Ice skating rink prohibited.
The European Space Agency has just released astonishing images of a giant crater of frozen water on Mars. Not long ago we wondered if there was water on the red planet. Now we have photographic proof of a ton of it, and it looks like icing sugar on a ginger cake.
The Korolev crater on Mars is located on the plains around the planet's north pole. Measuring 82 km wide and about 2 km deep, it contains a 1.8-kilometer layer of year-round water ice, which is maintained by a "cold trap." The air that passes over the ice cools and sinks to form a layer of cold air on its surface, which prevents the ice from melting and the water evaporating.
These new images of the prohibited skating rink were made by Mars Express's High Resolution Stereo Camera. Launched by ESA in 2003, Mars Express has been in orbit on Mars for 15 years, taking thousands of photos with the full enthusiasm of a father for the first time. The portrait of Korolev was created by combining five different images taken in different orbits.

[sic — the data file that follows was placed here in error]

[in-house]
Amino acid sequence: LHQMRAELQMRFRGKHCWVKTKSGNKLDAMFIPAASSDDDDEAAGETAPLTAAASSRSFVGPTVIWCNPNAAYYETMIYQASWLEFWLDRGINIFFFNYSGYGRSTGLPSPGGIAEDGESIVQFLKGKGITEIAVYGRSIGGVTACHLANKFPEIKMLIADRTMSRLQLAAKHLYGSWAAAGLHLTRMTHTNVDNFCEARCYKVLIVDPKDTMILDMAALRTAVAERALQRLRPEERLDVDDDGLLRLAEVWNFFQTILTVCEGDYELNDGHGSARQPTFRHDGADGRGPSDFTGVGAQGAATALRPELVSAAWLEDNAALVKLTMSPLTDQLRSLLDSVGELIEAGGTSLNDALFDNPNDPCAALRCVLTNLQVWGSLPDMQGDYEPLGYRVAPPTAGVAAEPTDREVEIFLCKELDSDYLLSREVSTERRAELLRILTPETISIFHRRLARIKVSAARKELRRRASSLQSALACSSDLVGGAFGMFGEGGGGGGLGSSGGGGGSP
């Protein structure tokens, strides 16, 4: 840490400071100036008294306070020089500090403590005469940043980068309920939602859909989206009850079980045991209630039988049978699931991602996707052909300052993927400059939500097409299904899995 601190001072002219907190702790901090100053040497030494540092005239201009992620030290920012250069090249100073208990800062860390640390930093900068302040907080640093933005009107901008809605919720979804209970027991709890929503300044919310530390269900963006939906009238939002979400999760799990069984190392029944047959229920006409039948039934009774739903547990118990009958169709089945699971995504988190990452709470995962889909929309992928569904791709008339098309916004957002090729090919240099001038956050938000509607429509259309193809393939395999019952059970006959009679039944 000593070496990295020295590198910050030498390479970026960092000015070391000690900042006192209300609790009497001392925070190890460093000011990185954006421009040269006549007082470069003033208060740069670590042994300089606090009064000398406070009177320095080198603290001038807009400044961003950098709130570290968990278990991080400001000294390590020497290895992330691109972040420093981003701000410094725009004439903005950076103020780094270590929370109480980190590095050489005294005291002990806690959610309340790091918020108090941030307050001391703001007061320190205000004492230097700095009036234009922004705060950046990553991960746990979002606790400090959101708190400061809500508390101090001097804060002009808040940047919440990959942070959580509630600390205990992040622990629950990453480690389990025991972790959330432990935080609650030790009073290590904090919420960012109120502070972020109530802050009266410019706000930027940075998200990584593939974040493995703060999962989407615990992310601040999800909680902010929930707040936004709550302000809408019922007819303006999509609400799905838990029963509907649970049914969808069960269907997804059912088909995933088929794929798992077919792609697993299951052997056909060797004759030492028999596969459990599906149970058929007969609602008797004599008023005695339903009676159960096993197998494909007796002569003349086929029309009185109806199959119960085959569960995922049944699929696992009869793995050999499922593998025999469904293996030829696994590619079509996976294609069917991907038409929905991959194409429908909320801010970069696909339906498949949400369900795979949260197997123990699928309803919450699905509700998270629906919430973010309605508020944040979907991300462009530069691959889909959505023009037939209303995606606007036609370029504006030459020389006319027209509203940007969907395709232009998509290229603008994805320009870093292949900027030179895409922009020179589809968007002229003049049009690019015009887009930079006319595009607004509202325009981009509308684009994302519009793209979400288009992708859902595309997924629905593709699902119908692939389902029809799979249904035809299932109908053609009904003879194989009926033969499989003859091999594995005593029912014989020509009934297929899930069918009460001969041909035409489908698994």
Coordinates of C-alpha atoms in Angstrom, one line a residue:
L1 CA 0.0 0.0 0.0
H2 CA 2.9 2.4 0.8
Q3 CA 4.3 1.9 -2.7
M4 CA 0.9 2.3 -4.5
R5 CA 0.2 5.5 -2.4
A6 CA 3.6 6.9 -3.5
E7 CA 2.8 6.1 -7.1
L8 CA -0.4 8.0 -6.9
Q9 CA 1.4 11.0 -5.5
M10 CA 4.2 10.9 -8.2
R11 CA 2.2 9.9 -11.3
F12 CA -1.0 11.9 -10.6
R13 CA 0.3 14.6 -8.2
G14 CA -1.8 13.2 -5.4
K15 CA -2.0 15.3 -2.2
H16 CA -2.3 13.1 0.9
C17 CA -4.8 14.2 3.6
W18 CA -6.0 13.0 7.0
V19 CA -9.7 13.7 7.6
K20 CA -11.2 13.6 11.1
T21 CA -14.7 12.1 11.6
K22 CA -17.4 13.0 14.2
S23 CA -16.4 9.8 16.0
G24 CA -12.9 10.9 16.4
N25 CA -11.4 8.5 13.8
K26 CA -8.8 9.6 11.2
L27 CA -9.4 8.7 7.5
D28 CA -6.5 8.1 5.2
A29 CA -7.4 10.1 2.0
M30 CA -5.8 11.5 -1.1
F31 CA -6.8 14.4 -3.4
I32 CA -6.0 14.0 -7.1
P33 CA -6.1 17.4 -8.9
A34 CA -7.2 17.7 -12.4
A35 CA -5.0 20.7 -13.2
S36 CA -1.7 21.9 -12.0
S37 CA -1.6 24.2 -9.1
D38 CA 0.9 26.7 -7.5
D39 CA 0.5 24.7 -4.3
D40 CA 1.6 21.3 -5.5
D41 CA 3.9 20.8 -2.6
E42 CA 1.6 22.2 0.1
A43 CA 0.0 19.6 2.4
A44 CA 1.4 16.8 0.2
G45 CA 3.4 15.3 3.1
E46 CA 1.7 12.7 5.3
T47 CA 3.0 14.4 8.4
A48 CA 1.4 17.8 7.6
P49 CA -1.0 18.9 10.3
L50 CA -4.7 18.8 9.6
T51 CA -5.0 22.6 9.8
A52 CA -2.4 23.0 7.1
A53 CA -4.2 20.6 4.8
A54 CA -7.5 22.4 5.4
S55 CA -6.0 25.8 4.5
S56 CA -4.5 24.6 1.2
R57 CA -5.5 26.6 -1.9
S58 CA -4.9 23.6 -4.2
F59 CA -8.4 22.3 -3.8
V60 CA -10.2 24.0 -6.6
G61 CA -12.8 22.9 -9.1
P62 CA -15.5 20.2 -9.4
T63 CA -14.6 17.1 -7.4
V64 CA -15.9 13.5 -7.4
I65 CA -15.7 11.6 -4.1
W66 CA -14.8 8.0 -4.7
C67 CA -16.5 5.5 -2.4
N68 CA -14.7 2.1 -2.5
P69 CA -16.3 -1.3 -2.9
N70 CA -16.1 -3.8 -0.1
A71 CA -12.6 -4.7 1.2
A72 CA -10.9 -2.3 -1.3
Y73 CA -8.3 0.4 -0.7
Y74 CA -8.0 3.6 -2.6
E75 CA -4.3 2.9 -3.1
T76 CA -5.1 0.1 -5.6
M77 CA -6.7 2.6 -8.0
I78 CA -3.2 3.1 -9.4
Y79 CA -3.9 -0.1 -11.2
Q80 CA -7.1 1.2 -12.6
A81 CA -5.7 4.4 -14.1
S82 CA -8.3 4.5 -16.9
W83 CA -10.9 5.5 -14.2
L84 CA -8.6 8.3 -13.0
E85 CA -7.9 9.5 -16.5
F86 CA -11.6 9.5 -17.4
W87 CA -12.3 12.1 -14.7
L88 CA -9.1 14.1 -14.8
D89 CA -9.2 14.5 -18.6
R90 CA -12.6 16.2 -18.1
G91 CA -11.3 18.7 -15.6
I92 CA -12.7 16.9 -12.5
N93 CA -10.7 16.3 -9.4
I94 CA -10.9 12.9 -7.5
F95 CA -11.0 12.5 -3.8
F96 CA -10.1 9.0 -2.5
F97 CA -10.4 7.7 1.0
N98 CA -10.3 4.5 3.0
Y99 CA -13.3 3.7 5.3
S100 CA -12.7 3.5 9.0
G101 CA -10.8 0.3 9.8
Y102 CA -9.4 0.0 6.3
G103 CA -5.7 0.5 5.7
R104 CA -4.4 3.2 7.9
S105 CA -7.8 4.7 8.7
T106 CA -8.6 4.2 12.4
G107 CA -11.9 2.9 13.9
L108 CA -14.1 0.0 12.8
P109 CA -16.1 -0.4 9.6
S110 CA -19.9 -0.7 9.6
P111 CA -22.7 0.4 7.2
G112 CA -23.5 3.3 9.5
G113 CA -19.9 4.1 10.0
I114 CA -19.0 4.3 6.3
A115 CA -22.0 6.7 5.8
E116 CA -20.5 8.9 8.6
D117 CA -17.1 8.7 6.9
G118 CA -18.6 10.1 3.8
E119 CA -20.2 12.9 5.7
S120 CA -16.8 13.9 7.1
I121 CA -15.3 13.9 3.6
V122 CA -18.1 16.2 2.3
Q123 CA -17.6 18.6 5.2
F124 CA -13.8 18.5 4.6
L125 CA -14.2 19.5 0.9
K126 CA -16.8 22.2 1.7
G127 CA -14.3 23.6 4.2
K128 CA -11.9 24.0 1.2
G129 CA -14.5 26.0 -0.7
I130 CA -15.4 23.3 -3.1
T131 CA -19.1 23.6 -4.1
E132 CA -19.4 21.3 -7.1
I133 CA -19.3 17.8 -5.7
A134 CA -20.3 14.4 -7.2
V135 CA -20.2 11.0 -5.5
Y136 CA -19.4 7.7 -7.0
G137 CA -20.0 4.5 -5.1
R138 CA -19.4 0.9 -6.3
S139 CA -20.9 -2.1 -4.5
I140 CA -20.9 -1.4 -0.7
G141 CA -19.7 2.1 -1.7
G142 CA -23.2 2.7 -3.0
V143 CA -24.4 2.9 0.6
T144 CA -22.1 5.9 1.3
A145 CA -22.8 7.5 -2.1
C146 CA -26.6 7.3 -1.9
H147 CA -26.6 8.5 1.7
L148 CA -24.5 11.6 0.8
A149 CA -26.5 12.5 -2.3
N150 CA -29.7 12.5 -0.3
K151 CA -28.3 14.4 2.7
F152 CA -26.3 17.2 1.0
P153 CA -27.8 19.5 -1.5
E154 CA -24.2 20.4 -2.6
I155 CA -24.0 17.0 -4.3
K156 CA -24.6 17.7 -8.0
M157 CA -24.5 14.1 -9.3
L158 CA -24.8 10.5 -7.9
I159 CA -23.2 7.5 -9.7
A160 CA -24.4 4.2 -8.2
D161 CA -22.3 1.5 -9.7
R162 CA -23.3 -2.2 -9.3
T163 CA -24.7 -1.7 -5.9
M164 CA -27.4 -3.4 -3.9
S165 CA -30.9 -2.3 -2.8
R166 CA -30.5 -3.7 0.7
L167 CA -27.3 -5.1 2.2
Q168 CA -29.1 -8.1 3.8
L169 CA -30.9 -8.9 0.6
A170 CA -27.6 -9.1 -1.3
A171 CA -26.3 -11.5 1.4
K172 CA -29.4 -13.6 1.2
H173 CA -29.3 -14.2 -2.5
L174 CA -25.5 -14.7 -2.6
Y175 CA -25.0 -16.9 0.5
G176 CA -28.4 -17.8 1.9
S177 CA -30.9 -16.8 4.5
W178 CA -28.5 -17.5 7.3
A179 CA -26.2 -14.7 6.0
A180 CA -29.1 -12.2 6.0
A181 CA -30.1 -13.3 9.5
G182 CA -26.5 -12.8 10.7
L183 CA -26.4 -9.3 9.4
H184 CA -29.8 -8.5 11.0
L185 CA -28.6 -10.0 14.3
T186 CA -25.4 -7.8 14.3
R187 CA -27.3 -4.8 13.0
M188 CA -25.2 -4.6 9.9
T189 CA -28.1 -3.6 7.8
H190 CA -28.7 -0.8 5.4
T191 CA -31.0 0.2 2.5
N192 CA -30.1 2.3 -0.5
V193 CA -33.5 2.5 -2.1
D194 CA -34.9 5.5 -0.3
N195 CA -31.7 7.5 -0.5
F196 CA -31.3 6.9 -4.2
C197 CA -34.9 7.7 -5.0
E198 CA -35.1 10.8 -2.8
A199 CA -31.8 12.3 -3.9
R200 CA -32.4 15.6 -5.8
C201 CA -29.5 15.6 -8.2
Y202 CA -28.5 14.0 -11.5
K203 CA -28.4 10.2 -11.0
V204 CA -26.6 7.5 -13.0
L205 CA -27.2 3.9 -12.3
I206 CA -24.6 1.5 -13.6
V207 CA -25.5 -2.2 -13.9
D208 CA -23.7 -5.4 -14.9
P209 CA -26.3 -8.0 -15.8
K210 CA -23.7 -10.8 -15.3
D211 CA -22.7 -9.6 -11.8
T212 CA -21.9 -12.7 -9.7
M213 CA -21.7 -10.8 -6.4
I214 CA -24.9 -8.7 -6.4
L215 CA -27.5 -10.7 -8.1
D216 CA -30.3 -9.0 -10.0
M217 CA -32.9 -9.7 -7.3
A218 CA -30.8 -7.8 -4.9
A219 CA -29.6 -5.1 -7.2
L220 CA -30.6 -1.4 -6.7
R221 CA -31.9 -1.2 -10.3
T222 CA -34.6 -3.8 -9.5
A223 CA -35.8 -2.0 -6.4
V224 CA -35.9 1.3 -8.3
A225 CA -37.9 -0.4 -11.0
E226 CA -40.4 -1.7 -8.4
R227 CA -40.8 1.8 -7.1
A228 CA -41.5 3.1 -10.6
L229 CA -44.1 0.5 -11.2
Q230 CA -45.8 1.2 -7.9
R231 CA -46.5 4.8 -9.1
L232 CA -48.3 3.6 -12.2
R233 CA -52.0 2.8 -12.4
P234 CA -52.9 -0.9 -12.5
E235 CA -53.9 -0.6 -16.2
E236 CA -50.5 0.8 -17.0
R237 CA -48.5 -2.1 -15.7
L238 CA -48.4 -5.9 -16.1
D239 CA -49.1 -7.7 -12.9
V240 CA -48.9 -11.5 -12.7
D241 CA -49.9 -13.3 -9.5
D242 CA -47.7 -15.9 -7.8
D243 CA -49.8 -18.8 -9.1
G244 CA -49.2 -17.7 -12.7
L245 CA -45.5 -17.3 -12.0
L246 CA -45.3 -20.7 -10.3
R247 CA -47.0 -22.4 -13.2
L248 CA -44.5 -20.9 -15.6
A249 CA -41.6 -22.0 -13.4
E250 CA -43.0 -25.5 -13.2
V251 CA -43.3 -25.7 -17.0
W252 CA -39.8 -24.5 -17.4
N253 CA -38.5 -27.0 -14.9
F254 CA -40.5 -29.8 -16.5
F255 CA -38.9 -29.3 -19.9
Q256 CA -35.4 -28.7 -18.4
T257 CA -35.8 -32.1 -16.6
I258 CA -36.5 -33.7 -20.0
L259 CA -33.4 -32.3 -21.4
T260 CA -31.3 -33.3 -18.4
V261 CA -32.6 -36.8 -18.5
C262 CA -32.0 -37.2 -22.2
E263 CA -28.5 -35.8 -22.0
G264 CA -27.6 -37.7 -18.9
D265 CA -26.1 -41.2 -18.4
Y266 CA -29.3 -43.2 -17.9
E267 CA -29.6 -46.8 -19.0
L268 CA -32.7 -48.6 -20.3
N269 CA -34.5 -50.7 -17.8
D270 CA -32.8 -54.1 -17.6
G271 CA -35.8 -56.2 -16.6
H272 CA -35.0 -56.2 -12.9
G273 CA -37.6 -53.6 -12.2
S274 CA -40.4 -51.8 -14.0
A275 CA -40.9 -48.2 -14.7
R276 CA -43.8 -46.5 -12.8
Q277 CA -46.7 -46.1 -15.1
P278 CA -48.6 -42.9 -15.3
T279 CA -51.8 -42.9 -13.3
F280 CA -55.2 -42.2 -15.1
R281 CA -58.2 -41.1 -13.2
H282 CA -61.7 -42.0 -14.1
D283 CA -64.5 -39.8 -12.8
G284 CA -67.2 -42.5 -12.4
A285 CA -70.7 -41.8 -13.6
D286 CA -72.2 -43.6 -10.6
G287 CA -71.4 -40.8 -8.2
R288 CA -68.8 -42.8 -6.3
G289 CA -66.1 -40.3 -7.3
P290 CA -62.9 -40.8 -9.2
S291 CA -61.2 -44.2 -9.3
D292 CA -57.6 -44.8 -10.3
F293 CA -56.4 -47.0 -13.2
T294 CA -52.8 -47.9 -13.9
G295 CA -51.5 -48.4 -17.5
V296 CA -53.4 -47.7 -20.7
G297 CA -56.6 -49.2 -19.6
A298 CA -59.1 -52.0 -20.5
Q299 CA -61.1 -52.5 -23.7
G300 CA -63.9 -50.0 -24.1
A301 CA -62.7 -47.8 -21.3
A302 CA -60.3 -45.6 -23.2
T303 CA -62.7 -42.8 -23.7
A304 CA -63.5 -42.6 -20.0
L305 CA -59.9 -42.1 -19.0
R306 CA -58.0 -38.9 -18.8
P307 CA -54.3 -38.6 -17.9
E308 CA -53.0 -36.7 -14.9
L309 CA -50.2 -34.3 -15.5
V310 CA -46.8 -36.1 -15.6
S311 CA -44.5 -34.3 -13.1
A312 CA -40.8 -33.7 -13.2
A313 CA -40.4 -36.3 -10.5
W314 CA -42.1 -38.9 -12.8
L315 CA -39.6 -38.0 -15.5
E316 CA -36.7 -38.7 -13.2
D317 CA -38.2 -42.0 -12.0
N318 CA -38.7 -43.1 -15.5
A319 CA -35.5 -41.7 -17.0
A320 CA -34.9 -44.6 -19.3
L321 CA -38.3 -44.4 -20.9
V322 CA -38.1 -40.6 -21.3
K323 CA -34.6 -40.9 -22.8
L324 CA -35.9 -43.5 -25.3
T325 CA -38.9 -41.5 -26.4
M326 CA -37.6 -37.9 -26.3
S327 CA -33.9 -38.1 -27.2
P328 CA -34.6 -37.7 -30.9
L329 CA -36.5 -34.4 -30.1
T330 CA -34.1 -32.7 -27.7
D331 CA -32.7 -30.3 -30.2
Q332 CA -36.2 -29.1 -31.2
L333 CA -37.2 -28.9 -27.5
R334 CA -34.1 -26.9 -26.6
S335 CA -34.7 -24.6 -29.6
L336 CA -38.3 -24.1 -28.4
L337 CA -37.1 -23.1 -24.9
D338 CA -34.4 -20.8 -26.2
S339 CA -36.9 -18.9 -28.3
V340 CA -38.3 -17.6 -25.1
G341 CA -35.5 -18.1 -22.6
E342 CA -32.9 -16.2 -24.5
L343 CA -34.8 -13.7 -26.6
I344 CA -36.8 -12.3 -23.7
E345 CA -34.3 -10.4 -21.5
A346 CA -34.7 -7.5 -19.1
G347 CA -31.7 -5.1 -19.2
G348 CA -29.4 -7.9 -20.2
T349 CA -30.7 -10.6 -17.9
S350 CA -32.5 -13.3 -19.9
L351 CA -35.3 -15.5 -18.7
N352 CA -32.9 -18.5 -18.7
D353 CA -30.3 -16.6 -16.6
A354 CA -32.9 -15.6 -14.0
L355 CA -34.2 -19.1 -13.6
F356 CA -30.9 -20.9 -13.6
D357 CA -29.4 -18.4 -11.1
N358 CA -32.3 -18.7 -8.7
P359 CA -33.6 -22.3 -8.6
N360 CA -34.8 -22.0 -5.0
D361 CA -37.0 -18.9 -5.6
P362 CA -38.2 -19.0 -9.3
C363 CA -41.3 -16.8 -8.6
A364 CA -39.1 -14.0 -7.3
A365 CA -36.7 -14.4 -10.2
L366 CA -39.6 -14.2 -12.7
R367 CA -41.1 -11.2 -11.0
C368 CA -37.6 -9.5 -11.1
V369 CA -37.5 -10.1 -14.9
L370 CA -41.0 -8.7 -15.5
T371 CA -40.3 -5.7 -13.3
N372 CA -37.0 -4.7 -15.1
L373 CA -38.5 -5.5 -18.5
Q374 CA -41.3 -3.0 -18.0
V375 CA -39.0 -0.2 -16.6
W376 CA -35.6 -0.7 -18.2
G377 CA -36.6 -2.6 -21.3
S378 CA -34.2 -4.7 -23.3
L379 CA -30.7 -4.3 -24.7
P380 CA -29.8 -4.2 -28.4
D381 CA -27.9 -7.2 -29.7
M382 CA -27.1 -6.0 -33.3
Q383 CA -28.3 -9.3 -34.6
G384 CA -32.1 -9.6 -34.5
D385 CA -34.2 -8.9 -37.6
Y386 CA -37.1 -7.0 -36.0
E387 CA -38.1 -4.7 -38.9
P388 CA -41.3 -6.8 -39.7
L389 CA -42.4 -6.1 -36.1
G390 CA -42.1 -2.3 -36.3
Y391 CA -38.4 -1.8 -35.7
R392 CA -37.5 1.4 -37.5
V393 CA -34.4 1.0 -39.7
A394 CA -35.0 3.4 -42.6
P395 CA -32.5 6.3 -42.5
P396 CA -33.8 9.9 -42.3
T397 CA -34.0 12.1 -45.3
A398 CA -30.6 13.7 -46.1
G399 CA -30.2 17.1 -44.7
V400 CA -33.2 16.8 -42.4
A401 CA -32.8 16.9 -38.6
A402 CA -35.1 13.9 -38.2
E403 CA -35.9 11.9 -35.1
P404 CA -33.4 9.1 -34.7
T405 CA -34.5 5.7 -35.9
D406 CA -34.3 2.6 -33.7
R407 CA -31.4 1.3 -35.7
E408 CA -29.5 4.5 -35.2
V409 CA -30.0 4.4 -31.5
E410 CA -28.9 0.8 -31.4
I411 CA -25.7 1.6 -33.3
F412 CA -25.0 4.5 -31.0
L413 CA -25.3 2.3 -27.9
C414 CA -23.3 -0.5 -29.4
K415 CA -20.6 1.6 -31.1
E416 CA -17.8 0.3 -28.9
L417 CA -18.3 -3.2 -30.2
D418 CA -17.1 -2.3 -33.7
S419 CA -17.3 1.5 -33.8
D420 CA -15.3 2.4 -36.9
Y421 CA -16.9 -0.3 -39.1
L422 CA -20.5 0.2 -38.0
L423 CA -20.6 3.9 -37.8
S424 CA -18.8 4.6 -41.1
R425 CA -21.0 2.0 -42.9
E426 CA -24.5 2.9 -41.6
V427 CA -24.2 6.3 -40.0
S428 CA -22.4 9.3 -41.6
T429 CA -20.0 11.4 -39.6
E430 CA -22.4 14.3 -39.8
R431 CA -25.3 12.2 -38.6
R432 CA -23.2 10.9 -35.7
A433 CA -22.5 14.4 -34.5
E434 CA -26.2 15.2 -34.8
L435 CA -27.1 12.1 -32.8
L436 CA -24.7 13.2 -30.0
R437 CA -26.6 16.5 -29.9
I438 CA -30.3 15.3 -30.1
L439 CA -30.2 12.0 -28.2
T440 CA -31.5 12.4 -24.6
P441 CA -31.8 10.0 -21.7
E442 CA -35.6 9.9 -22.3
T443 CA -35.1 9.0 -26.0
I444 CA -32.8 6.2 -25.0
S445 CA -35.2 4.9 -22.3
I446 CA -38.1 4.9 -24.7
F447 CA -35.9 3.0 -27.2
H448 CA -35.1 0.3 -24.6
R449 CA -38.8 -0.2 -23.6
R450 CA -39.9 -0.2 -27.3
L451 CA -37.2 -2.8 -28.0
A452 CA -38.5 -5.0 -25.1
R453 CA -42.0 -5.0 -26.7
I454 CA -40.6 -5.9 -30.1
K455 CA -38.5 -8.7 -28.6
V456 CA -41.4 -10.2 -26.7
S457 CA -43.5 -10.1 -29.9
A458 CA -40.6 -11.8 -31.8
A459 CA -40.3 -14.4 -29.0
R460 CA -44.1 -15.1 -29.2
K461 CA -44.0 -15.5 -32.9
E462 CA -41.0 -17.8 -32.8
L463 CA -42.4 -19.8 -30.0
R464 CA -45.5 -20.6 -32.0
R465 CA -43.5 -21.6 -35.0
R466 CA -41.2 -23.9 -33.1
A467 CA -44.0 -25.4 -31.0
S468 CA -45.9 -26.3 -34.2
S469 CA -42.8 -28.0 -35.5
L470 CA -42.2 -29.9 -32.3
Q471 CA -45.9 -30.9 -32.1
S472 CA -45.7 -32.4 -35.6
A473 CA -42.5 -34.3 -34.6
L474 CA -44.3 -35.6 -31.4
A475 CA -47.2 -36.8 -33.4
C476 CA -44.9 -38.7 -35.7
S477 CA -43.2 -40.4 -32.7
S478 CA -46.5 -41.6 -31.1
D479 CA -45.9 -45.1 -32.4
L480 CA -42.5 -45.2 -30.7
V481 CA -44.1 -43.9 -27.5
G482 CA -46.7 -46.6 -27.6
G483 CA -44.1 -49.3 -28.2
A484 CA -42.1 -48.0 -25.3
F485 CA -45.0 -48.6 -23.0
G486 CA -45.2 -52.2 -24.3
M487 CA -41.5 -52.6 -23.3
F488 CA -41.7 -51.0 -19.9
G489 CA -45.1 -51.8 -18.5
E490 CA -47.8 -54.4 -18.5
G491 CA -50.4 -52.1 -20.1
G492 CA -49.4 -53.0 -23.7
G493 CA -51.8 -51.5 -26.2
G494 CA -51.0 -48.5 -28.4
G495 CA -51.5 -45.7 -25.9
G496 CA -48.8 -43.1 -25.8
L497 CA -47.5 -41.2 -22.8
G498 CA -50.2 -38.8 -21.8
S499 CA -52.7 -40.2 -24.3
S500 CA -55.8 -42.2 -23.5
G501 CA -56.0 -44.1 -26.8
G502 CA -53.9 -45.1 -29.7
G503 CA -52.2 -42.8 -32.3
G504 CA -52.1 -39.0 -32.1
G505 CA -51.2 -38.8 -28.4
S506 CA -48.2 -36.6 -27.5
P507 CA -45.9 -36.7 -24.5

According to Guinness World Records, the 10-km male speed skating record is currently being held by Canadian Ted-Jan Bloemen, who skated distance in just 12 minutes and 36.60 seconds. Assuming he could maintain the same average speed, it would take Bloemen about 1 hour and 43 minutes to skate through the Korolev crater. You could almost watch the whole Total Recall in that time.
Although the only water that has been confirmed on the surface of Mars has been solid rather than liquid, the existence of any water continues to fuel the fires behind the search for extraterrestrial life. We can only hope that scientists will discover a good location for a Martian pool party. It would be a big step in the search for aliens, but it would also be immensely useful if we had to send us to Mars.
Please donate to my GoFundMe to place all ice heaters on Mars
– the beep grand cherokeeper (@TheSuzannahLee) December 21, 2018